Social media can be an easy and budget-friendly way to market your small business – but not all social platforms are good fits for all businesses. You may wonder whether you should devote time to the latest craze, the social bookmarking site Pinterest. In short, it depends.
Is your business visual?
Is your business visual?
If you’re a florist, Pinterest is a natural fit for you. If you’re an electrician, maybe not. That said, don’t make a snap judgment on this. While photos of wiring may not garner much interest on Pinterest, photos of interesting lighting effects might. Your pins don’t have to be a literal representation of what you do – they only need to be related in some way.
Now if you’re a veterinarian or run an animal shelter, get on Pinterest pronto. Few photos perform better on Pinterest than ones of cute animals.
Do you have access to images?
To promote your own content on Pinterest, you need to have images to pin. These images could be professionally taken, taken by you, stock imagery or graphics you create. Professional imagery and graphics usually perform the best on Pinterest, but an iPhone with a filter app can definitely put you in the game.
Do you have a web presence that’s easy to update with images and content?
A blog is probably the most compatible platform for Pinterest -- especially if you regularly update it with images and content. This will provide great fodder for your Pinterest boards. Ideally, your photos will appear alongside content that demonstrates you’re a knowledgeable expert. The content needn’t be lengthy, and if you’re short on time, the image and a short description may be enough.
Your website, on the other hand, can be a good place to start pinning, but unless you continuously update it, you’ll eventually run out of material to pin. Photo galleries on your website are an especially good resource for Pinterest.
Keep in mind that images cannot be pinned from Facebook. I’ll go over a workaround for this in an upcoming article.
Is your primary demographic female?
If your clientele is primarily men over 50, Pinterest probably isn’t your best bet for marketing because women are five times more likely to use Pinterest then men, and the site is used equally by those from the ages of 18 to 49 but trails off at 50 and over.1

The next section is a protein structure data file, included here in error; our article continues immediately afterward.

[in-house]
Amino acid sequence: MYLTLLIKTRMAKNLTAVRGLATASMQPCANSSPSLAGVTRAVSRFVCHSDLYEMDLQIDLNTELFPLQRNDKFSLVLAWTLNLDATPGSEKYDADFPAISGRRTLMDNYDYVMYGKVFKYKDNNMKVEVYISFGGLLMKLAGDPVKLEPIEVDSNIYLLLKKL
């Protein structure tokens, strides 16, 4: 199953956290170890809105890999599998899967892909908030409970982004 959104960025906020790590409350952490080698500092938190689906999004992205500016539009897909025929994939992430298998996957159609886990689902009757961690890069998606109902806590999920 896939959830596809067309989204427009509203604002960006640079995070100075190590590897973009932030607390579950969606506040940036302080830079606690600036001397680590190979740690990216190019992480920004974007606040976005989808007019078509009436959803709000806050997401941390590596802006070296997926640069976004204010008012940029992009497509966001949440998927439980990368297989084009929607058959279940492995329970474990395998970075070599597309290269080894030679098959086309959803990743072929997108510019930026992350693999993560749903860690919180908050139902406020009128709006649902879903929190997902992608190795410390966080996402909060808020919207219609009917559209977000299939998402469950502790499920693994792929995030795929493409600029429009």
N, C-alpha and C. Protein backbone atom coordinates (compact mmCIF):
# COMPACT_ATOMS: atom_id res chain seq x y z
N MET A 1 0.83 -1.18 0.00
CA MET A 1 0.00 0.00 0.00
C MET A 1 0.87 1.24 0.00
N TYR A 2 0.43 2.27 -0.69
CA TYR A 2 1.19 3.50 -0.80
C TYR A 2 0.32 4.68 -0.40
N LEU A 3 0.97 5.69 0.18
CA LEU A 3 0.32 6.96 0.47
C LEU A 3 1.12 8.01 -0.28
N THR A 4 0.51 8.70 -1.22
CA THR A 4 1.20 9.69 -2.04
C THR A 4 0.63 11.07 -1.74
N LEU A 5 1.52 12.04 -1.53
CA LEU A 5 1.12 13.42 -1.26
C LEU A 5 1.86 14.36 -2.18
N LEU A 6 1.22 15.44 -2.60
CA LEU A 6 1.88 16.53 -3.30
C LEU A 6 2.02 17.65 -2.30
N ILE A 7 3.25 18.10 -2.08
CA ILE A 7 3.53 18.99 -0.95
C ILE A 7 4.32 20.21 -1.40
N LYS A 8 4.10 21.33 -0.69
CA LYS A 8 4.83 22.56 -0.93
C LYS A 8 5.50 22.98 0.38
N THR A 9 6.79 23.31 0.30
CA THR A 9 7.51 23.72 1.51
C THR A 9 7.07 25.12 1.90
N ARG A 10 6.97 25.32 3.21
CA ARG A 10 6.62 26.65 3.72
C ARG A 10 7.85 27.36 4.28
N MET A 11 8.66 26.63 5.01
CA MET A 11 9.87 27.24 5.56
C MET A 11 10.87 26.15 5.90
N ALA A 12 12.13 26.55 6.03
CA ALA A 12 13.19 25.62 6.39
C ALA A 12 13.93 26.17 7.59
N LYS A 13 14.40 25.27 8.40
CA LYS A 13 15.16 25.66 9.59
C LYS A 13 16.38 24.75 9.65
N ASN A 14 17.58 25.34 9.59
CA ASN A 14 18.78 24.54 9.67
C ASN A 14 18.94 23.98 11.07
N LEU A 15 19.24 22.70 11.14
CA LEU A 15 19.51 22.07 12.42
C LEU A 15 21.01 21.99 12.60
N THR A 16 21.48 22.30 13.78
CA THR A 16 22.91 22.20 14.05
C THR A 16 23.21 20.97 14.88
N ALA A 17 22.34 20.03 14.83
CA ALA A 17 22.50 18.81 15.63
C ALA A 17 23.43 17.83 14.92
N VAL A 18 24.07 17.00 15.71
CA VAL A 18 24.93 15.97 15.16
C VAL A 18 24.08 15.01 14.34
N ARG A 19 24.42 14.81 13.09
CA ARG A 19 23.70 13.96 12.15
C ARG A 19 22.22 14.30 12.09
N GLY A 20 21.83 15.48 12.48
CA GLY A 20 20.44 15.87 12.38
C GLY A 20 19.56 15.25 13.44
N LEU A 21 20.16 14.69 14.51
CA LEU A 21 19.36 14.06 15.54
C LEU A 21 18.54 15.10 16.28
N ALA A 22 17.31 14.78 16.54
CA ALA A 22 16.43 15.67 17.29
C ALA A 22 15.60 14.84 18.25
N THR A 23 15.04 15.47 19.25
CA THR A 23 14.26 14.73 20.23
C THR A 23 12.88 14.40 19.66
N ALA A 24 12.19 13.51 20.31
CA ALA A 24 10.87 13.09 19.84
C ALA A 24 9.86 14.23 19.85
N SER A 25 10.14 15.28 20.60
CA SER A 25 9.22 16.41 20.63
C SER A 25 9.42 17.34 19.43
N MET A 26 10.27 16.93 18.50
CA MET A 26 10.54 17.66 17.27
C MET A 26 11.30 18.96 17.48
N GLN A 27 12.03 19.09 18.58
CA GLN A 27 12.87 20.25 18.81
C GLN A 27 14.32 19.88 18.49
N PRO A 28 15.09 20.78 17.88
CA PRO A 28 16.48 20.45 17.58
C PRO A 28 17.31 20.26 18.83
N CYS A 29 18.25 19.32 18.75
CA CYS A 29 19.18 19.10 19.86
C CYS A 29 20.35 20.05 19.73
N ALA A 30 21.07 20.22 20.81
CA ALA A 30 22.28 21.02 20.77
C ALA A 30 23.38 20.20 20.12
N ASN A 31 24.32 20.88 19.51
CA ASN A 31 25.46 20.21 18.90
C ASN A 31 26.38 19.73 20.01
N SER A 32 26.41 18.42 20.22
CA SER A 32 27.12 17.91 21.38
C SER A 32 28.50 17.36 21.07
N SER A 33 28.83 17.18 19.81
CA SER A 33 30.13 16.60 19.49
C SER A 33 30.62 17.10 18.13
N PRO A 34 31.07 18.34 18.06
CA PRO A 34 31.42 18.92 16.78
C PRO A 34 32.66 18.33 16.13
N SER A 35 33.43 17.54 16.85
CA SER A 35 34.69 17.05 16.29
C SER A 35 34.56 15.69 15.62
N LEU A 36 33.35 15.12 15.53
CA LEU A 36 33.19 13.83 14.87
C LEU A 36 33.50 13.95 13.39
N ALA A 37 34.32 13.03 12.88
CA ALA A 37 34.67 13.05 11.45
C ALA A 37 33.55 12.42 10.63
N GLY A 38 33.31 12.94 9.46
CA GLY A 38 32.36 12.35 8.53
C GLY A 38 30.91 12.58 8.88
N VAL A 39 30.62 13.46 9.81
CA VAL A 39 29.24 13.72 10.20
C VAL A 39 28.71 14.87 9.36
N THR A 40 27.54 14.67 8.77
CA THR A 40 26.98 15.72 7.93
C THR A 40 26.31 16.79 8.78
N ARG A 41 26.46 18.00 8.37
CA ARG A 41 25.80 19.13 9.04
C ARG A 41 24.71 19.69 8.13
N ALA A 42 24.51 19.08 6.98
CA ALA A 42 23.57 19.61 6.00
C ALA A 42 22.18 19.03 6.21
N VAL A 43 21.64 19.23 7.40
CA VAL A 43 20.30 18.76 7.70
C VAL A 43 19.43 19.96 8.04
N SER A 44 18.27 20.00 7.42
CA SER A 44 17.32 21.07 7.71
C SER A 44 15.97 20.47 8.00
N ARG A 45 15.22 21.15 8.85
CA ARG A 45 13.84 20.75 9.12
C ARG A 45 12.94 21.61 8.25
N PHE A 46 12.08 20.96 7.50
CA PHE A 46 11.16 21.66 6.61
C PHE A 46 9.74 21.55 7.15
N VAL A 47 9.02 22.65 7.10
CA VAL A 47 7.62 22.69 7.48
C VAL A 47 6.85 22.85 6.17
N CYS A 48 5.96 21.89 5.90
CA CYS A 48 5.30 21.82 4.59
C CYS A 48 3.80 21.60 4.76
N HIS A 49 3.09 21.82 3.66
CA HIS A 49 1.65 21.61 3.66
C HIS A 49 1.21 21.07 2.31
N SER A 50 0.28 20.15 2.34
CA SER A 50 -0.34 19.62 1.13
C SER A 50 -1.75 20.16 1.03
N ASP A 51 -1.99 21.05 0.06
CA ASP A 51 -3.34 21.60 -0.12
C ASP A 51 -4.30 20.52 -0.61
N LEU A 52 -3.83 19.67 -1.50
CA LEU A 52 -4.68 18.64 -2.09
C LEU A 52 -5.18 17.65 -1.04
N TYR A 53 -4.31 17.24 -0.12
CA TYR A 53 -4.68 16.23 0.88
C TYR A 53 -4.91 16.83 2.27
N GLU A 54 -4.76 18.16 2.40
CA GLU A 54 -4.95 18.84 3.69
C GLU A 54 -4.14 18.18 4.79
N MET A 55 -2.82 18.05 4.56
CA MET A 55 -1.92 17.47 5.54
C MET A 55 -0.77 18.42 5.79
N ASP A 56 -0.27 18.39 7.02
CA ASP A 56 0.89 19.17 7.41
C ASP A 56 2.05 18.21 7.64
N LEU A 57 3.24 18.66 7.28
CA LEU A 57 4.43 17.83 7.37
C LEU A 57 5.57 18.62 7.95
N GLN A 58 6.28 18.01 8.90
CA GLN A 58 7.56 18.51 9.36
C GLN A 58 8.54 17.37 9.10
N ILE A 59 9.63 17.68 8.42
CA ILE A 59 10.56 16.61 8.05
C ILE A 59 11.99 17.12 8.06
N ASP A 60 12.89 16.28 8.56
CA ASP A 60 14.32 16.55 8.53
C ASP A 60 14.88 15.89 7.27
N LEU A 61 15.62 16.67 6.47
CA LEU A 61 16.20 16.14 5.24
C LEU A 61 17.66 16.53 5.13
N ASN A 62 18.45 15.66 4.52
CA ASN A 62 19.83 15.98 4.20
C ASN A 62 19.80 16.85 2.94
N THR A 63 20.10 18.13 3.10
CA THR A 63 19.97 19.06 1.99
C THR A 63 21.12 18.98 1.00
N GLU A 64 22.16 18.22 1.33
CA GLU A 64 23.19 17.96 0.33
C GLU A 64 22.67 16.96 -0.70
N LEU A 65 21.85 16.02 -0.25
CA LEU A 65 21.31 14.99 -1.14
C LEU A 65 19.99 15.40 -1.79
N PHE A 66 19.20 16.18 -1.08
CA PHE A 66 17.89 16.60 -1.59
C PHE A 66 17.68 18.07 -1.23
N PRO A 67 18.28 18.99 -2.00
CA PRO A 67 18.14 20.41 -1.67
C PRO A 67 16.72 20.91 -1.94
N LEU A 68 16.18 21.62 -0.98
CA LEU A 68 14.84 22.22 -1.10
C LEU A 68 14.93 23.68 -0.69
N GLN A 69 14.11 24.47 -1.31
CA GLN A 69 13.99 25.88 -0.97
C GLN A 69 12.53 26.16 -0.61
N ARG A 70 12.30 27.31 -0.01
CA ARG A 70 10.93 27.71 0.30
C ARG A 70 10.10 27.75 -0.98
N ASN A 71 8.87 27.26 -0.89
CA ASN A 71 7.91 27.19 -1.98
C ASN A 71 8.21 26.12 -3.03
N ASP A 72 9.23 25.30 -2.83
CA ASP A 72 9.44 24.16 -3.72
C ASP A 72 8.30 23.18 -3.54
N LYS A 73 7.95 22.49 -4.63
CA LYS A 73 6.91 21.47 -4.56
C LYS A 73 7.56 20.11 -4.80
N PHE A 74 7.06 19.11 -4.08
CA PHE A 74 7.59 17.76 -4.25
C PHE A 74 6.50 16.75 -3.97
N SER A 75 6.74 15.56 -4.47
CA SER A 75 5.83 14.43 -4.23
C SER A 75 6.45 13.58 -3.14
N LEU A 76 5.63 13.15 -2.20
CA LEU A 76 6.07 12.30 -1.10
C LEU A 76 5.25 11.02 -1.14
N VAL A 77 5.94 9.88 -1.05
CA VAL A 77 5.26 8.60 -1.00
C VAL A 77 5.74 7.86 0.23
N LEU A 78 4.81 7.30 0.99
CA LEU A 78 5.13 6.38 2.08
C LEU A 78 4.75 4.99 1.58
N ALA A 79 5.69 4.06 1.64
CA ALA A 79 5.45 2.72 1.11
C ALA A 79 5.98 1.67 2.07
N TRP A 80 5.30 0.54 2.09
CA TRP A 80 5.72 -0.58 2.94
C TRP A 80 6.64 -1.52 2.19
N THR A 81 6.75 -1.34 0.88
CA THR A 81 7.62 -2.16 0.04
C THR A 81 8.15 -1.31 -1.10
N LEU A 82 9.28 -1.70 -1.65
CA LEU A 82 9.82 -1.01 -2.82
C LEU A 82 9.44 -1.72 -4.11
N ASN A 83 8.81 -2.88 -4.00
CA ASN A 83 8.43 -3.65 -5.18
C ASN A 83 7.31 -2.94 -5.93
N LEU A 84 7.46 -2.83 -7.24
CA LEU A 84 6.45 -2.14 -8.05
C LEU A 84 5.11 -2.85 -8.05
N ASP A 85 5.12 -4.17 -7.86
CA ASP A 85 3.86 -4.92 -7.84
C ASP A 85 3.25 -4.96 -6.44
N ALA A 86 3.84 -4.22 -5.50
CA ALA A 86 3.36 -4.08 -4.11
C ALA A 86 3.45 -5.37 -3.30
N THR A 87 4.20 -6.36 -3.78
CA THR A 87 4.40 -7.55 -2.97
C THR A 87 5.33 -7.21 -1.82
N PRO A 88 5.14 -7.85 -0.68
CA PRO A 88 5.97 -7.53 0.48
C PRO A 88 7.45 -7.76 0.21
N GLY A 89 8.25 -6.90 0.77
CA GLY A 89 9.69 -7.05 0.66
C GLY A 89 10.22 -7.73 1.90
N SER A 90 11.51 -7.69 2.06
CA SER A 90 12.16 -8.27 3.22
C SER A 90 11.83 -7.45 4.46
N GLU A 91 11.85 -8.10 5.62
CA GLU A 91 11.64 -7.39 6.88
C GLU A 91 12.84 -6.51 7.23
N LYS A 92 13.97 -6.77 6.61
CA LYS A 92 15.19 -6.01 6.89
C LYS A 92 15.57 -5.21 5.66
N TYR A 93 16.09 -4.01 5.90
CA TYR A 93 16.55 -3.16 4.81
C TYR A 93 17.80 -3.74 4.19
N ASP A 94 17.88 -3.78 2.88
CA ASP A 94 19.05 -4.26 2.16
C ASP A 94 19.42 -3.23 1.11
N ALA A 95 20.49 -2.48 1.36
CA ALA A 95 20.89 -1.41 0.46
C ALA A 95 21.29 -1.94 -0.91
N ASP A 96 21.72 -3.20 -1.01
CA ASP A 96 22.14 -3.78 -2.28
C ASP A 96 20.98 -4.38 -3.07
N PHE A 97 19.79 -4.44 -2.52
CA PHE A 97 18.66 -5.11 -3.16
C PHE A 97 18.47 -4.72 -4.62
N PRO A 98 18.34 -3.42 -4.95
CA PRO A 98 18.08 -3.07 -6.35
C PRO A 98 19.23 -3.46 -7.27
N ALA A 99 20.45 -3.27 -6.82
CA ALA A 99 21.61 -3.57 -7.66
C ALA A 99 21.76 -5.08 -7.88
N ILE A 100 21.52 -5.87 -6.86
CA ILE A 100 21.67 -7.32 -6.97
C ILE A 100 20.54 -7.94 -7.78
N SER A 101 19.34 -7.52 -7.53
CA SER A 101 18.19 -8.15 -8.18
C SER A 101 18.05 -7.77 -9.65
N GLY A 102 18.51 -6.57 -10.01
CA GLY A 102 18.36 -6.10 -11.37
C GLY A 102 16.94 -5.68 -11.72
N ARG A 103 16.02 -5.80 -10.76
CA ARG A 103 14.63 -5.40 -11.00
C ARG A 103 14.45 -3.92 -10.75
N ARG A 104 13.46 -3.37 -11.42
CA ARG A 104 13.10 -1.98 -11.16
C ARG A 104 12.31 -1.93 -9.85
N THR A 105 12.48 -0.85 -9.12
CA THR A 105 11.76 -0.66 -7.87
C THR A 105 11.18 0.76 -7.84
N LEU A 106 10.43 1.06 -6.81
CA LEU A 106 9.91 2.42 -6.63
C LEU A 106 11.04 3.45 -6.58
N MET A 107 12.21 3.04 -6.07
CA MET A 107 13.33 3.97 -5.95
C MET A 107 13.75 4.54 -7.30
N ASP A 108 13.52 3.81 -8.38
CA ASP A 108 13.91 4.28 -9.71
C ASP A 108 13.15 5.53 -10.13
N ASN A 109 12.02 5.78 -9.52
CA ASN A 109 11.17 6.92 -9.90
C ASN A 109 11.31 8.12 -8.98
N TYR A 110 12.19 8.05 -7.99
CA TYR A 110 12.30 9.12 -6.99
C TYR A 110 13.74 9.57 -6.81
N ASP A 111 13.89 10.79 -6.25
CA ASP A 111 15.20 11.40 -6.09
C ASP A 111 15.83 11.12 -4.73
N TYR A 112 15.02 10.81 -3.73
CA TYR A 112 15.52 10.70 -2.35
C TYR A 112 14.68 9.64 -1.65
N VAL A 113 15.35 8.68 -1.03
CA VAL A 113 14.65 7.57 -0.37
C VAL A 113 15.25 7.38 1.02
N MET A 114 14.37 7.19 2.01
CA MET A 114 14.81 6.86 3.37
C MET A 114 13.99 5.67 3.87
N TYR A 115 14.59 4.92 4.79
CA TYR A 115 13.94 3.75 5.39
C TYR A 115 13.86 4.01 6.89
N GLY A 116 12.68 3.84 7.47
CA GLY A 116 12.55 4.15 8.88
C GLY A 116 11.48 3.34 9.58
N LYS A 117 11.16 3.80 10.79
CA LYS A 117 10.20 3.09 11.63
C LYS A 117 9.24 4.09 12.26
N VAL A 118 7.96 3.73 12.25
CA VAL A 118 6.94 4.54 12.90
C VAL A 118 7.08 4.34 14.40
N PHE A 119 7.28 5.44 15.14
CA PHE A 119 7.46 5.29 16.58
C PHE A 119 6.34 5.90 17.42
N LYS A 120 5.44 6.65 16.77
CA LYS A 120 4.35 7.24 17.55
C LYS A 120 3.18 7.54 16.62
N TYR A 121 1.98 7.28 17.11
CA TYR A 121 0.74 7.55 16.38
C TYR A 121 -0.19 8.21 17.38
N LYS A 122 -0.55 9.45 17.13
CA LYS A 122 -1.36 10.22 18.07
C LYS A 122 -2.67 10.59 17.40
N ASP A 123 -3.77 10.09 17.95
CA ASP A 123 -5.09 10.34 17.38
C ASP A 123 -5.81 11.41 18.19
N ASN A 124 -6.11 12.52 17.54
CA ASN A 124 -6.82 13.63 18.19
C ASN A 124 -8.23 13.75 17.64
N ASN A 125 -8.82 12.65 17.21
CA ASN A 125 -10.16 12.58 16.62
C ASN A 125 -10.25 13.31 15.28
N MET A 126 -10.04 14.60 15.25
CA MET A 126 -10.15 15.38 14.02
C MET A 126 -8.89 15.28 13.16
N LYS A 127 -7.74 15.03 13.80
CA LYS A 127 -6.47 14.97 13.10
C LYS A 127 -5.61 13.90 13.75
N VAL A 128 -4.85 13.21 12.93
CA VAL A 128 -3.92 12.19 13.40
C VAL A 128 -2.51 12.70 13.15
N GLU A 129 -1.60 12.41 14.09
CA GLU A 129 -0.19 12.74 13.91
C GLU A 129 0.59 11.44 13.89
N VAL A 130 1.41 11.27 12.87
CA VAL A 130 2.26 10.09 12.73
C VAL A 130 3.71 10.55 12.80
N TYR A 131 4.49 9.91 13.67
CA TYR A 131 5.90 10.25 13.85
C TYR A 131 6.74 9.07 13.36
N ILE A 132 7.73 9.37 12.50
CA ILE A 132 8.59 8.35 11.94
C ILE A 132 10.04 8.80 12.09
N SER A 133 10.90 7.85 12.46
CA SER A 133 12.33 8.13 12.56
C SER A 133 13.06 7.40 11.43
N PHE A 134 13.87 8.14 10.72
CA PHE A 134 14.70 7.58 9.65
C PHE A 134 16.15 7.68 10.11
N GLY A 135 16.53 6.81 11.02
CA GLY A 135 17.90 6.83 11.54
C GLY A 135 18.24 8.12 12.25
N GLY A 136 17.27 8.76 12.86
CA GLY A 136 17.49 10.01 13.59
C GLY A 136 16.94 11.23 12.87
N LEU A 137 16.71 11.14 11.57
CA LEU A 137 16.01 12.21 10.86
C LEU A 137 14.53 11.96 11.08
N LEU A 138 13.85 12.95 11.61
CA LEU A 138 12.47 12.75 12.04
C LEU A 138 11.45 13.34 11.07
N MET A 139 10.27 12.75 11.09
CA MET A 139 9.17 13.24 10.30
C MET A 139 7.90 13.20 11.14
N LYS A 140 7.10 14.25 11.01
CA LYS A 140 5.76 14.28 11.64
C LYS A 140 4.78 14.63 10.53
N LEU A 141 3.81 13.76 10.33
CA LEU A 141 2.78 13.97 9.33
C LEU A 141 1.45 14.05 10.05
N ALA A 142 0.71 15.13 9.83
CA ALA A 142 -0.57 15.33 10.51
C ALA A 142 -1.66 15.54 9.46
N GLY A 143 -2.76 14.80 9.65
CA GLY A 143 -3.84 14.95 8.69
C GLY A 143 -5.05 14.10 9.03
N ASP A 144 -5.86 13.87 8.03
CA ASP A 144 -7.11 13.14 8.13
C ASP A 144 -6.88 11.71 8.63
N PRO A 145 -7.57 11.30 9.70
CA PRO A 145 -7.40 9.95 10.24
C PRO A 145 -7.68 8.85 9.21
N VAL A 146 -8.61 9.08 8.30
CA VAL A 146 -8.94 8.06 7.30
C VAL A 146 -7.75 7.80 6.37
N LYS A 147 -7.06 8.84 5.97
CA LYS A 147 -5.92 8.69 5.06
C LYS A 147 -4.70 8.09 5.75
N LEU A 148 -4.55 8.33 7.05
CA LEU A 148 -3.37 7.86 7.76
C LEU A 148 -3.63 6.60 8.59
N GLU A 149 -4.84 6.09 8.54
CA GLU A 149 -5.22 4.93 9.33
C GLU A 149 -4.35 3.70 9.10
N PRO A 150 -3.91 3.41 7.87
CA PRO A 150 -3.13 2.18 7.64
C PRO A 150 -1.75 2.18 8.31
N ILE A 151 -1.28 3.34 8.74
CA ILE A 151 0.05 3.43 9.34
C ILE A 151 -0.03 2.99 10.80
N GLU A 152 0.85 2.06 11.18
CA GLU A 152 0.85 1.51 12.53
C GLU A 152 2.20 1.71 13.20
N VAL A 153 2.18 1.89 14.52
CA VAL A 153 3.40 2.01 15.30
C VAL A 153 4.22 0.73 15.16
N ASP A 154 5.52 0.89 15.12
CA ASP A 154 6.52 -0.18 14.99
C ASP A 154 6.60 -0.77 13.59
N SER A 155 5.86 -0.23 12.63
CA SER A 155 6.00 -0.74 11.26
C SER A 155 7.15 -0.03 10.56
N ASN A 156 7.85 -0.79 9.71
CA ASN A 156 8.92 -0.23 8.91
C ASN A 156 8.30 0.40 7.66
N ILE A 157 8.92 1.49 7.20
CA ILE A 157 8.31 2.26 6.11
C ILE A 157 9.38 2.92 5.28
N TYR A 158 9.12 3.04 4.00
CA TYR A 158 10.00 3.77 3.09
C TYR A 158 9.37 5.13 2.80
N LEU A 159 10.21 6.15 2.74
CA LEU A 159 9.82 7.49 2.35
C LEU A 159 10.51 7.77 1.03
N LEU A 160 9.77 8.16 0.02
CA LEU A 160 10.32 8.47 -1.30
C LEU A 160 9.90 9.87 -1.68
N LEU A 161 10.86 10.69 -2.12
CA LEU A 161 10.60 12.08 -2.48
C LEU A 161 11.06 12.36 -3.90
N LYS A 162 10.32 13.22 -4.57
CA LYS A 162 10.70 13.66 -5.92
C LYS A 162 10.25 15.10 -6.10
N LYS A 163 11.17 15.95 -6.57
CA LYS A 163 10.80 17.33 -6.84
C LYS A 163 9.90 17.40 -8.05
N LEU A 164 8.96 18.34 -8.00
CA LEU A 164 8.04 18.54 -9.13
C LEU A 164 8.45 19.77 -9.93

If your target audience is female-centric, Pinterest is worth pursuing.
Do you find Pinterest useful to you personally?
You’re more likely to maintain a social presence if you find Pinterest useful, and if you find it useful, others are more likely to find your pins useful as well. So, if using Pinterest feels like a stretch, you may want to forgo it. But think about it in creative terms before you dismiss it. A nail salon could pin unusual nail designs they’d like to emulate – not all Pins have to be your own. People may visit your nail salon simply because they like your selection of photographs. Pinterest is a great way to express a personal aesthetic.
If you’re on the fence about Pinterest, consider this: Pinterest users are 10 percent more likely2 to make a purchase than people who come over from other social networks. If you decide Pinterest is for you or if you need more clarity on anything discussed here, check back with us for the next installment in this series on Pinterest basics for small businesses.
1The Demographics of Social Media Users — 2012, Pew Research Center’s Internet & American Life Project Post-Election Survey, Nov. 14 – Dec. 9, 2012 2Pinterest Referrals Are 10 Percent More Likely to Make Purchases – Shopify, May 2012.
About the Author
Leading business experts, marketing professionals and digital marketers offer their advice on latest industry trends and strategies to help you grow your business.
As the senior editor of DexKnows, DexKnows Weddings, Marketing Matters and ShopTalk: Social Media, Christine Landry blogs, Tweets, Facebooks and often turns nouns into verbs. She could be very, very Pinterested in you, too.